Electro-Harmonix Oceans 11 Reverb pedal review

You won’t need to rob a casino for this cool reverb

  • £130
  • €149
  • $197

MusicRadar Verdict

A very efficient way to put some reverb on your ’board both in terms of cost and size.


  • +

    Compact size, a variety of reverb types, footswitchable performance options.


  • -

    Remembering all the modes and Secondary Functions for each reverb type.

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You might have noticed it’s been a while since EHX launched a new reverb pedal, but last year’s release of the Canyon delay paved the way for the Oceans 11, which follows the same pedalboard-friendly compact form factor. 

11 different types of reverb can be selected using the rotary switch, some of those having up to three variations on the theme, and accessed by pressing the Mode button linked to an LED, which will light up as green, red or orange to signify the active mode. 

Besides that, you get knobs to control the reverb level (from totally dry to totally wet), the reverb time (infinite reverb when fully clockwise on some types) and the tone for a brighter or darker sound. The Time and Tone knobs also have a secondary function of controlling a stored hidden parameter, different for each reverb type, like pre-delay time and pre-delay feedback for the Hall and Plate reverbs and Spring Length and preamp Drive for the Spring reverb.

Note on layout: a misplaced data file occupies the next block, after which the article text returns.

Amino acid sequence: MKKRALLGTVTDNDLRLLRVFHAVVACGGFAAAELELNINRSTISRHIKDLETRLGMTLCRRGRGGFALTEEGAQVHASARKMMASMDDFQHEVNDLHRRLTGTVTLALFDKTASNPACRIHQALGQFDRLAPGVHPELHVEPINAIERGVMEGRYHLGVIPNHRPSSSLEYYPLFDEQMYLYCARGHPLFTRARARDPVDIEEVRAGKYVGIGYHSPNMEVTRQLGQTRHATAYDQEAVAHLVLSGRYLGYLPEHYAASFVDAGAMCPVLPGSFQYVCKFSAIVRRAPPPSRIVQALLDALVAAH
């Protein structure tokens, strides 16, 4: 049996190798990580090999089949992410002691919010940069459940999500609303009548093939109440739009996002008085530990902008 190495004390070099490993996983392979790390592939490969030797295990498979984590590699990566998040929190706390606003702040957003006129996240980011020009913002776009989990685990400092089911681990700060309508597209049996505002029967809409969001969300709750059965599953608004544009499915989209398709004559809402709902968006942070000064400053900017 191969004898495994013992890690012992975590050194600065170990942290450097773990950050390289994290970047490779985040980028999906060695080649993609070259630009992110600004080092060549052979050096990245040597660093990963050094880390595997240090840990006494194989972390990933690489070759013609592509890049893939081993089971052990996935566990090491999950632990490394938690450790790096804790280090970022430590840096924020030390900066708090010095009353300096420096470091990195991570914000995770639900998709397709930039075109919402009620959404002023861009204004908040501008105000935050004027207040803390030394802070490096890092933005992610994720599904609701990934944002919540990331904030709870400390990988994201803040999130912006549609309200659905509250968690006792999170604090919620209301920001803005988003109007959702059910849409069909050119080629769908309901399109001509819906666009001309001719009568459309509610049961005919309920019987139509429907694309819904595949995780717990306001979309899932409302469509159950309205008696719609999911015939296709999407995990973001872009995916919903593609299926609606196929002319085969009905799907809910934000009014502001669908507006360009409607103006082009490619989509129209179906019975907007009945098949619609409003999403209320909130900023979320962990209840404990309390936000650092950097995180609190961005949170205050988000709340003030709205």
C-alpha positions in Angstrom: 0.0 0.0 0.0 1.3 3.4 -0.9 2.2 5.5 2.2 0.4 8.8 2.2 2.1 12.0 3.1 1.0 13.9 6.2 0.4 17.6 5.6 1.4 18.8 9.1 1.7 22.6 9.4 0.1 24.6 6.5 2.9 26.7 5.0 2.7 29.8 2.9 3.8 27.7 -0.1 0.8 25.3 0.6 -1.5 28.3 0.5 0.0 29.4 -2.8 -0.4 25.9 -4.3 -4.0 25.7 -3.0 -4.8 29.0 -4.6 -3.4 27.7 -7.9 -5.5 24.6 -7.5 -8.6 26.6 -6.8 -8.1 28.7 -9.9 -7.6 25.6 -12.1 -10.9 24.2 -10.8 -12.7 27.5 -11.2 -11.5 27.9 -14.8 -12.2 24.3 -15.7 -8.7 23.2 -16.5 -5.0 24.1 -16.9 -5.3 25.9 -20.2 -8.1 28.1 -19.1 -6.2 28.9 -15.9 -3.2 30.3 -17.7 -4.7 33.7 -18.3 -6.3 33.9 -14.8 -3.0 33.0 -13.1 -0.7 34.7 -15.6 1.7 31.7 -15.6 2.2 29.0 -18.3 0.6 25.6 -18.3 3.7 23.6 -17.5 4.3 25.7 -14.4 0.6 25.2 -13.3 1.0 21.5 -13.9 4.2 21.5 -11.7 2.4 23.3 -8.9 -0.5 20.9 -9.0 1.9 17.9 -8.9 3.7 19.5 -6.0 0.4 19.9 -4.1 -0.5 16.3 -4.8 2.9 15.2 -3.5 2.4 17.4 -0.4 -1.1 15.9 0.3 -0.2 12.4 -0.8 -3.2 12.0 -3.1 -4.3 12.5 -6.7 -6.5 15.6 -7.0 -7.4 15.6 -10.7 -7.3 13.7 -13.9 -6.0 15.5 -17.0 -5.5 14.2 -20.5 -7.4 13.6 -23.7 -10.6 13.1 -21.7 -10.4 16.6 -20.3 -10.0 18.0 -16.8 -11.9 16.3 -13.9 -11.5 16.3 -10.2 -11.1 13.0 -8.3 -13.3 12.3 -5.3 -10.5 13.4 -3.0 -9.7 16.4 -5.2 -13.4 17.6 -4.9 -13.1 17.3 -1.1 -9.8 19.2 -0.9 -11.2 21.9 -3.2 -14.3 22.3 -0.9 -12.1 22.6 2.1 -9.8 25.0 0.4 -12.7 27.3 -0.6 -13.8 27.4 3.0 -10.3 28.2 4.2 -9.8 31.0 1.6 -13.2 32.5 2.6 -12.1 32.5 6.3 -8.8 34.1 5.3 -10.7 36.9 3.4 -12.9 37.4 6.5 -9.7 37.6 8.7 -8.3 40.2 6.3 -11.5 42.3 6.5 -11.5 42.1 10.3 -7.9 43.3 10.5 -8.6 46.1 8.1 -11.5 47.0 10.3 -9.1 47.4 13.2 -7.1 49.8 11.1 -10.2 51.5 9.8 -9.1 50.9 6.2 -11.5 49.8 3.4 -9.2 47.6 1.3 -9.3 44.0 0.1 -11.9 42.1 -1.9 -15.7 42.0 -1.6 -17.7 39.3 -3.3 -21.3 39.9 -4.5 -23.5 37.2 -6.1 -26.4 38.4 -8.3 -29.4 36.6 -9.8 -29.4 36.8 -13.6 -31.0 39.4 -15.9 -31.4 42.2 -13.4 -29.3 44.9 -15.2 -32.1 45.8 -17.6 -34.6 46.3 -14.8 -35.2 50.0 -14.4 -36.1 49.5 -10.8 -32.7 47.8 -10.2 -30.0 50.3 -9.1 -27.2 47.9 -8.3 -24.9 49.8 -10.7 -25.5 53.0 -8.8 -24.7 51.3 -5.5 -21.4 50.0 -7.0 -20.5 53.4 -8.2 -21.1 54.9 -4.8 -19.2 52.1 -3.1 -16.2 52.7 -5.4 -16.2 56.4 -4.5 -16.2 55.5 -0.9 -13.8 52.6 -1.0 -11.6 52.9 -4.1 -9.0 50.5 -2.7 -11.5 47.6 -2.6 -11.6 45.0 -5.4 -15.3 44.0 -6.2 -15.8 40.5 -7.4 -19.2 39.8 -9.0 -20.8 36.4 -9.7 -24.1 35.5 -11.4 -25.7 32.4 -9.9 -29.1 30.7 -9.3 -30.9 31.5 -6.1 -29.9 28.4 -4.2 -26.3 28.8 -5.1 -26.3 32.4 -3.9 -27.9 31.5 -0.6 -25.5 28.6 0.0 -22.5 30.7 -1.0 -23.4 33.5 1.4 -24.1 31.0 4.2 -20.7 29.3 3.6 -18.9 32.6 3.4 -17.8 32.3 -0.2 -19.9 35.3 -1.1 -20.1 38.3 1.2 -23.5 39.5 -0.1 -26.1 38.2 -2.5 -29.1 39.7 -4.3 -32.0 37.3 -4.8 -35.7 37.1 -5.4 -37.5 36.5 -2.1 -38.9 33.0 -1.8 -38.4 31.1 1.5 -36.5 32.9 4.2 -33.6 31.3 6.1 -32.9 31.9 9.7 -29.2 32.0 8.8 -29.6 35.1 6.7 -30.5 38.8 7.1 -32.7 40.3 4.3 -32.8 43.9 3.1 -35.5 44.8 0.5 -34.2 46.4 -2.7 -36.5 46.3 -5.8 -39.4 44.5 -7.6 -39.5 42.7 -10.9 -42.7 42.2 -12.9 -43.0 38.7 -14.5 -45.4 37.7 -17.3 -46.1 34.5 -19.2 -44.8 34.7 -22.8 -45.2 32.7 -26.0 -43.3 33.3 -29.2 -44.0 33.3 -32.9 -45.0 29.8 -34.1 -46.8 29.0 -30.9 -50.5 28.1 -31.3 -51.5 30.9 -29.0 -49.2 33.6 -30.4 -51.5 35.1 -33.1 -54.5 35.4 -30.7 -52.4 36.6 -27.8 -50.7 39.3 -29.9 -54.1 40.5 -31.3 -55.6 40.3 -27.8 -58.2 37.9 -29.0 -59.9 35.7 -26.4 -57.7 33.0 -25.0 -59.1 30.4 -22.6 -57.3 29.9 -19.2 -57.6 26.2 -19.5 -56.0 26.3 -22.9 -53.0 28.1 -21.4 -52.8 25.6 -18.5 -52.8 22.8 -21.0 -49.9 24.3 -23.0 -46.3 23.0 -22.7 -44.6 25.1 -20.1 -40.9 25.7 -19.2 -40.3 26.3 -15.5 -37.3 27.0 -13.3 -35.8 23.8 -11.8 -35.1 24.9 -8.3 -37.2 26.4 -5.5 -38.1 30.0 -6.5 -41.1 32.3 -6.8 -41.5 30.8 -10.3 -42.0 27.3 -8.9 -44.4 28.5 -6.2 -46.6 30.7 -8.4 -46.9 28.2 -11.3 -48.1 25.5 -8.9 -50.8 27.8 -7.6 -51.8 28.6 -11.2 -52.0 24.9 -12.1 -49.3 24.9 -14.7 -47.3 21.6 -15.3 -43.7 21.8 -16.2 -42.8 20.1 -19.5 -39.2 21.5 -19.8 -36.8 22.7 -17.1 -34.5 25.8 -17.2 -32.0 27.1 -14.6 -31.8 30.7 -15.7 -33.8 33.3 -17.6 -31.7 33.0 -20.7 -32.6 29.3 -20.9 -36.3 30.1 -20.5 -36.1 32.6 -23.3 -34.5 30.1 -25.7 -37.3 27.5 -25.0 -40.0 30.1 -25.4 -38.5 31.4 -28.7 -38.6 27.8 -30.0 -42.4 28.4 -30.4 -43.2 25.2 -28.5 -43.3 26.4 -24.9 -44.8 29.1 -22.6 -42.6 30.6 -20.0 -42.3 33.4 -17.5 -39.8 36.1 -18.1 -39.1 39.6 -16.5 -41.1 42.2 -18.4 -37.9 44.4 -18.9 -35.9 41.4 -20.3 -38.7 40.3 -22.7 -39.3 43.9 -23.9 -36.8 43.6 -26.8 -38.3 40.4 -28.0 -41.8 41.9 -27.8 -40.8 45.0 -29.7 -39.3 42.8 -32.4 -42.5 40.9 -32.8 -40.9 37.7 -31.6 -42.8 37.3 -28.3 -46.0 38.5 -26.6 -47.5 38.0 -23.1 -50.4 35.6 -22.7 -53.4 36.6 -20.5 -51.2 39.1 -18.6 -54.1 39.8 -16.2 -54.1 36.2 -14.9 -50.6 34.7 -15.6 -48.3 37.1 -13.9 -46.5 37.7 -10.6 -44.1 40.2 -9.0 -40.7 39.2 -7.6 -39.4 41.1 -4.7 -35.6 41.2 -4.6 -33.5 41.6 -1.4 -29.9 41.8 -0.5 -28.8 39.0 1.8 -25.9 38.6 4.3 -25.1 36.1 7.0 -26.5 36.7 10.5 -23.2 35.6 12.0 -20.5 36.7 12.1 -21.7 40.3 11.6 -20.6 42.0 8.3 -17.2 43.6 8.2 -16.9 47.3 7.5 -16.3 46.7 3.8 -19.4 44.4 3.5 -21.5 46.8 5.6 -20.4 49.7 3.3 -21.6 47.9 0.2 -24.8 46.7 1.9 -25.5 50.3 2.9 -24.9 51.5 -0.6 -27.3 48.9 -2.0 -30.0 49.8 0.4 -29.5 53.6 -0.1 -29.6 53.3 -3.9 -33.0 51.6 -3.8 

In use

That Spring seems to be based on a vintage Fender outboard unit and its authentic sound will not disappoint surf guitarists in any way - it has that ‘drip’ that you hear when palm muting.

There are some very nice-sounding reverbs here, covering just about all the options you could wish for including modulated, pitch-shifted and dynamic types plus a practical combined reverb and delay. Reverb with tremolo is another great addition, particularly the smooth sine wave mode, and you can turn the reverb down for just trem. There’s some cool performance features too, including footswitch-operated infinite reverb, which is really a ‘freeze’ type function - play a chord, hold the footswitch and it’ll hang in the background swathed in reverb while you play normally over it, until you release the switch. 

This EHX take on the multiple-program reverb pedal doesn’t have preset switching or stereo operation, but how difficult is it to twiddle a few knobs if you want a different sound for a particular song, and how many of us use a stereo path anyway?

Fact is, this is a very efficient way to put some reverb on your ’board both in terms of cost and size. It would be worth it purely for that spring to release your inner Dick Dale... but you’ll be getting so much more than just that. 

Trevor Curwen has played guitar for several decades – he's also mimed it on the UK's Top of the Pops. Much of his working life, though, has been spent behind the mixing desk, during which time he has built up a solid collection of the guitars, amps and pedals needed to cover just about any studio session. He writes pedal reviews for Guitarist and has contributed to Total Guitar, MusicRadar and Future Music among others.